Gurdaspur Aftermath

Punjab's biggest challenges: Not Khalistan but political corruption, static agriculture and drugs

Two decades after militancy ended, the state has failed to reap the gains of peace.

Surrounded by lush paddy fields, mango orchards and sheesham plantations, Dinanagar is a small town in Punjab's Gurdaspur district. Early Monday morning, when three gunmen dressed in army fatigues walked into its police station, opened fire, and took charge of an adjoining building, commentators immediately turned to asking whether the attackers could be local Khalistan revivalists.

Soon it became clear that the gunmen had entered Gurdaspur crossing the India-Pakistan border 15 km from Dinanagar. Punjab Chief Minister Parkash Singh Badal was quick to point to the accountability of the central intelligence and security forces for this breach.

But while Badal can shrug off blame for the attack on the Centre, he would find it harder to account for the deepening disquiet in the state.

Punjab witnessed a decade and half of militancy from 1981 till 1994, in which tens of thousands youth are said to have been killed or gone missing. Since then, the state has been peaceful but residents say it has failed to reap the gains of peace.

Those who witnessed the tumult of the 1980s describe the years after militancy ended in 1993 as years of abysmal governance, with deterioration in education facilities, few new jobs, and a large proportion of youth drifting to life-threatening drug addiction. In recent years, agriculture has stagnated, basic public services have been replaced, allegedly in many cases, by companies run by the ruling Badal family's associates and the state's finances are in a mess.

They say that this routine mismanagement of public services was visible even during the recent attack on Dinanagar police station.

Among the four policemen killed by militants was a Superintendent of Police and three home guards. Rival political leaders have questioned why there were only three policemen inside the border police station when the gunmen attacked, while the adjoining police barrack was occupied by seven home guards who are employed on contract to supplement the police force.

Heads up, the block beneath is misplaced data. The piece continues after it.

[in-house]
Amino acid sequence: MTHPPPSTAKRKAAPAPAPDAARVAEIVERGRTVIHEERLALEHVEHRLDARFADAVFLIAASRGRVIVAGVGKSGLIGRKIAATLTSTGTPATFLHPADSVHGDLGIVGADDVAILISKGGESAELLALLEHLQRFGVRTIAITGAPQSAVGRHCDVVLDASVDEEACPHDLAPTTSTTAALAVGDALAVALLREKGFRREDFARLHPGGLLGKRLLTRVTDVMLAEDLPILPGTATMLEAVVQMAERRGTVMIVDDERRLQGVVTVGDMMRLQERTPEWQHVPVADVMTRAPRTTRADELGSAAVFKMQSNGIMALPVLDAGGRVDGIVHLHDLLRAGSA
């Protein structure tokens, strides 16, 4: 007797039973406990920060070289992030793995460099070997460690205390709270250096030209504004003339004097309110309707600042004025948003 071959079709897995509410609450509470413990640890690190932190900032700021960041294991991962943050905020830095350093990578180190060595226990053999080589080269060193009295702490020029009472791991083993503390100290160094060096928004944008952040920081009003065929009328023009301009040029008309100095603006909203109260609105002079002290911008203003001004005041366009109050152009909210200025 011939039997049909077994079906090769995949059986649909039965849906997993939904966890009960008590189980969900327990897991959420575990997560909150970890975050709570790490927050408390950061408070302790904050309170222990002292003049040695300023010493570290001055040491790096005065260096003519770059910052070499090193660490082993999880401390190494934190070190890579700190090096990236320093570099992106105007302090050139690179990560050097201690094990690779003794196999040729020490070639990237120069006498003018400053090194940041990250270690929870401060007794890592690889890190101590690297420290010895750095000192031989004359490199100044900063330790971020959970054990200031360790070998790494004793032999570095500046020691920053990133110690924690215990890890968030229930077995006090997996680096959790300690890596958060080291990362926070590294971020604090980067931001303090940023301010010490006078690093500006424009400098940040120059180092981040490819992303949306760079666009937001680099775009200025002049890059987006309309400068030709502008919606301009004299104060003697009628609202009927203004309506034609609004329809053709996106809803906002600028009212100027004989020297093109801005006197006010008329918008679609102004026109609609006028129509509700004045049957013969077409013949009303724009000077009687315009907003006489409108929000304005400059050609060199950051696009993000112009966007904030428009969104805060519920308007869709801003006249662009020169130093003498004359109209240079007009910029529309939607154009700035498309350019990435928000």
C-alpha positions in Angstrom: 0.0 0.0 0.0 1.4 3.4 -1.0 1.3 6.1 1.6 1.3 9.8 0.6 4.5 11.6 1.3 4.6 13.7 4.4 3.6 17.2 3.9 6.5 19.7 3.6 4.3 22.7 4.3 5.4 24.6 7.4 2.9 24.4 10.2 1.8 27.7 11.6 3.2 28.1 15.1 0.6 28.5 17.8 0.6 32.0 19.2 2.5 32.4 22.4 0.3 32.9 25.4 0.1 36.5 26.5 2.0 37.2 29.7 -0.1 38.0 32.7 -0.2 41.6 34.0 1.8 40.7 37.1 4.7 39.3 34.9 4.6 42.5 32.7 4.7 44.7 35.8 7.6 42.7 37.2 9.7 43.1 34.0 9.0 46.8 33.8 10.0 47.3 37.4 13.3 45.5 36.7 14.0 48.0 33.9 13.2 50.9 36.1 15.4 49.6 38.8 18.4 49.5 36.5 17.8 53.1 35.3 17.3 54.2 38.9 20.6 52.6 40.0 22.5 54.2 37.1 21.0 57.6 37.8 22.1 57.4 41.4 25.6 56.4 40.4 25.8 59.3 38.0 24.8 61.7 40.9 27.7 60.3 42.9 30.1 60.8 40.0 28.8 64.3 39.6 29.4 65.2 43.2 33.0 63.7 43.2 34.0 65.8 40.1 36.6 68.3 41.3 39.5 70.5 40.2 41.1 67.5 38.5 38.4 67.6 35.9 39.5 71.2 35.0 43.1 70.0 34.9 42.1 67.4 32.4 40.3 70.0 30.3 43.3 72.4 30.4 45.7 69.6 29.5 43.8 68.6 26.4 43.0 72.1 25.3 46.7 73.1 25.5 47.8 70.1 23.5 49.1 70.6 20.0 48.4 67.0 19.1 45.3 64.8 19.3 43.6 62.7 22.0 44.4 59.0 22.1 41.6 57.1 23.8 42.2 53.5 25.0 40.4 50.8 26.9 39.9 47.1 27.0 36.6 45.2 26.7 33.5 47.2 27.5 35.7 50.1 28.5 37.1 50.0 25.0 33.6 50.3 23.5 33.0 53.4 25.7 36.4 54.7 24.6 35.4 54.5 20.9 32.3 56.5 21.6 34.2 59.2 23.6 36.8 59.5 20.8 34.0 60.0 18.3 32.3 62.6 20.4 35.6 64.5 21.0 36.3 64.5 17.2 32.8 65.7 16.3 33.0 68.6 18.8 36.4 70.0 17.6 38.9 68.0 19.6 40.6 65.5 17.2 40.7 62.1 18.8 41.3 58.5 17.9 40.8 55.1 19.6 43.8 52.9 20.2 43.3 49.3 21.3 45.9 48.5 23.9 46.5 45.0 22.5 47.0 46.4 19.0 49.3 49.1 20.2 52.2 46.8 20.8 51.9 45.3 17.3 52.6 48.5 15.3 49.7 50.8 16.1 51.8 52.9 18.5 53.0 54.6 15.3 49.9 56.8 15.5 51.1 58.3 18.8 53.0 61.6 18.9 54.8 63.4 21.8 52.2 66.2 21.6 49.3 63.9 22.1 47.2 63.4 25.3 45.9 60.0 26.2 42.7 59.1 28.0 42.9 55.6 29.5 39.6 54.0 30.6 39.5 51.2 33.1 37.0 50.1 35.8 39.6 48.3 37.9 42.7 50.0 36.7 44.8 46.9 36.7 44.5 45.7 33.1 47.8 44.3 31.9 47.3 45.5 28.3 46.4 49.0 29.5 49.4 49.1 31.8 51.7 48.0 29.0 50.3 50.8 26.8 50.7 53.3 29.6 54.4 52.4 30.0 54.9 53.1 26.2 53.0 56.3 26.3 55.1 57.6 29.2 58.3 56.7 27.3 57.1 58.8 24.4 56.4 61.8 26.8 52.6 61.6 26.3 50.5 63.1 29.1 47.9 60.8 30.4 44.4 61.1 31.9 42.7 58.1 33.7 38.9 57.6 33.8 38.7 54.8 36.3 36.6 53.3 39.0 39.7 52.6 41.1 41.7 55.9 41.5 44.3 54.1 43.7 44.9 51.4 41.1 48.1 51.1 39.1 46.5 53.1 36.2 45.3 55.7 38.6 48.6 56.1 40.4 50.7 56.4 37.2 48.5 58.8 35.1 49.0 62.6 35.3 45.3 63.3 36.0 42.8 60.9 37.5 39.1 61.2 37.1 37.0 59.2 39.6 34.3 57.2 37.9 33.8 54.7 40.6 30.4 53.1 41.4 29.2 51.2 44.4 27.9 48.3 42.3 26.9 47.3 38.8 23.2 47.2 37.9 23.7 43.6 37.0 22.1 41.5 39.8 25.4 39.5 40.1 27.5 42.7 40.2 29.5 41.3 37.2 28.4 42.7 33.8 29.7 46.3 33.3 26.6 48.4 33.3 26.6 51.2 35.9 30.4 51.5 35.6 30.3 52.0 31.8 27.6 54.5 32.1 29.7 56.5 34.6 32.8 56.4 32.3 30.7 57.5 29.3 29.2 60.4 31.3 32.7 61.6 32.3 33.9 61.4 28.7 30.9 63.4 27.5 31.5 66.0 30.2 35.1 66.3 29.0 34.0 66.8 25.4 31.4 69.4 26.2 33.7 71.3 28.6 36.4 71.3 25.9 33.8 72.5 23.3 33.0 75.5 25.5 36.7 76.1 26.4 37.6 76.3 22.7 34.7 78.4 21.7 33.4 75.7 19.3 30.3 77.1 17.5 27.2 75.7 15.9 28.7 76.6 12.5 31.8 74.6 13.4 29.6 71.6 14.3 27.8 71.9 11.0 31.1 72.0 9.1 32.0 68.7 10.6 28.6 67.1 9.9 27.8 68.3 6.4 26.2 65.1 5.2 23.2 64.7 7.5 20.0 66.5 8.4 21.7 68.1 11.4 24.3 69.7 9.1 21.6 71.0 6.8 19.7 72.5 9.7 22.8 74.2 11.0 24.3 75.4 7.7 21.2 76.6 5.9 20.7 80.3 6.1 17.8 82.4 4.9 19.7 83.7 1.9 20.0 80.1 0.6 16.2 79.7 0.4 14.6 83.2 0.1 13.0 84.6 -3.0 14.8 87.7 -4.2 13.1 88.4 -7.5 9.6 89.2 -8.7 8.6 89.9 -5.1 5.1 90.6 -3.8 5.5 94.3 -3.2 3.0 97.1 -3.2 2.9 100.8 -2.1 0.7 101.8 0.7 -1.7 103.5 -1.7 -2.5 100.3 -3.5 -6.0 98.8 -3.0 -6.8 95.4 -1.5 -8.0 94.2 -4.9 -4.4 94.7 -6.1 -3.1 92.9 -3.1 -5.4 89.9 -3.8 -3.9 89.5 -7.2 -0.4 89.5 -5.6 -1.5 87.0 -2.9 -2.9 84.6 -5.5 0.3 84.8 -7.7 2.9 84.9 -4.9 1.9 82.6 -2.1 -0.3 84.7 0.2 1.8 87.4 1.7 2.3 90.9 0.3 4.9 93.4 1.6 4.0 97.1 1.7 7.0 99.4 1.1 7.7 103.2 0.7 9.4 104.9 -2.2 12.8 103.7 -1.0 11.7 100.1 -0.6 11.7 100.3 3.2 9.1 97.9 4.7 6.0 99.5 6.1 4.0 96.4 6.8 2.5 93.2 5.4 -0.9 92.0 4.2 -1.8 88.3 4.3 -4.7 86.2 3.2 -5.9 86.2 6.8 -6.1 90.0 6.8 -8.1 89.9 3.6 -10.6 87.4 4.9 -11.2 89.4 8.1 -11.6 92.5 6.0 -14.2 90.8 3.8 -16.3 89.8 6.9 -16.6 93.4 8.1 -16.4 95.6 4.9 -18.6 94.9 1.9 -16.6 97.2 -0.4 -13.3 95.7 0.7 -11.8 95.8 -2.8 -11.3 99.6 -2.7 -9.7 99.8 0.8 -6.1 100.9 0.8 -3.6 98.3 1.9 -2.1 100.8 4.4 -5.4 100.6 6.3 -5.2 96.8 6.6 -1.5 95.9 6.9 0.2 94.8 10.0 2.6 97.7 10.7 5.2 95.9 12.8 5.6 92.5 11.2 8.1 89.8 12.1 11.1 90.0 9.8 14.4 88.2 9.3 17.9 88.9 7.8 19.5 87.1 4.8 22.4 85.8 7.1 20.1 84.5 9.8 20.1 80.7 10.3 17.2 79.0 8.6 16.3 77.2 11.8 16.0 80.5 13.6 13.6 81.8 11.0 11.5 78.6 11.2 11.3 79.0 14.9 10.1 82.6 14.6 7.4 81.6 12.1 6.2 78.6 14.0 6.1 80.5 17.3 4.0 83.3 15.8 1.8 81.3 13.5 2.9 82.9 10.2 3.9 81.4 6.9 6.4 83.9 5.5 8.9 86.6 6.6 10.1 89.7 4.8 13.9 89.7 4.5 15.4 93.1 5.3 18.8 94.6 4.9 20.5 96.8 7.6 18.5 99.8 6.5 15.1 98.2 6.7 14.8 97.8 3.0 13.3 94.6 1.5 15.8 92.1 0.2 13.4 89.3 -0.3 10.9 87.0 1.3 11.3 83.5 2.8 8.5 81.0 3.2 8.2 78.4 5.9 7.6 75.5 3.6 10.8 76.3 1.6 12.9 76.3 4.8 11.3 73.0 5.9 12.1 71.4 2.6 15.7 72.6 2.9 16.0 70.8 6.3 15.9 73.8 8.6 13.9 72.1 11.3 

“Punjab has over 70,000 policemen, yet at the time of the attack, there were hardly any policemen in the thana, instead there were only home guards,” said Wassan Singh Zaffarwal, general secretary of the newly-formed United Akali Dal, in Batala in Gurdaspur. He added that this was because policemen, in excess of the sanctioned strength, were deployed as security guards for current, former MLAs, their spouses, their children.

The ruling Shrimonani Akali Dal and the Badal family stand accused of monopolising the state's finances.

Political activists allege that in the garb of raising revenue for the state, the Badal government has started auctioning prime land on which public hospitals, courts, government's circuit house stand at present to private builders. “The government took away hundreds of acres of lawns of the Vidya Sagar Institute of Mental Health, Amritsar, meant for use by patients for morning walk and exercises. Now there's a massive shopping mall on it,” said Rajiv Randhawa, a political activist living in Amritsar. “Why would a government hand over prime land in the center of the city like this?”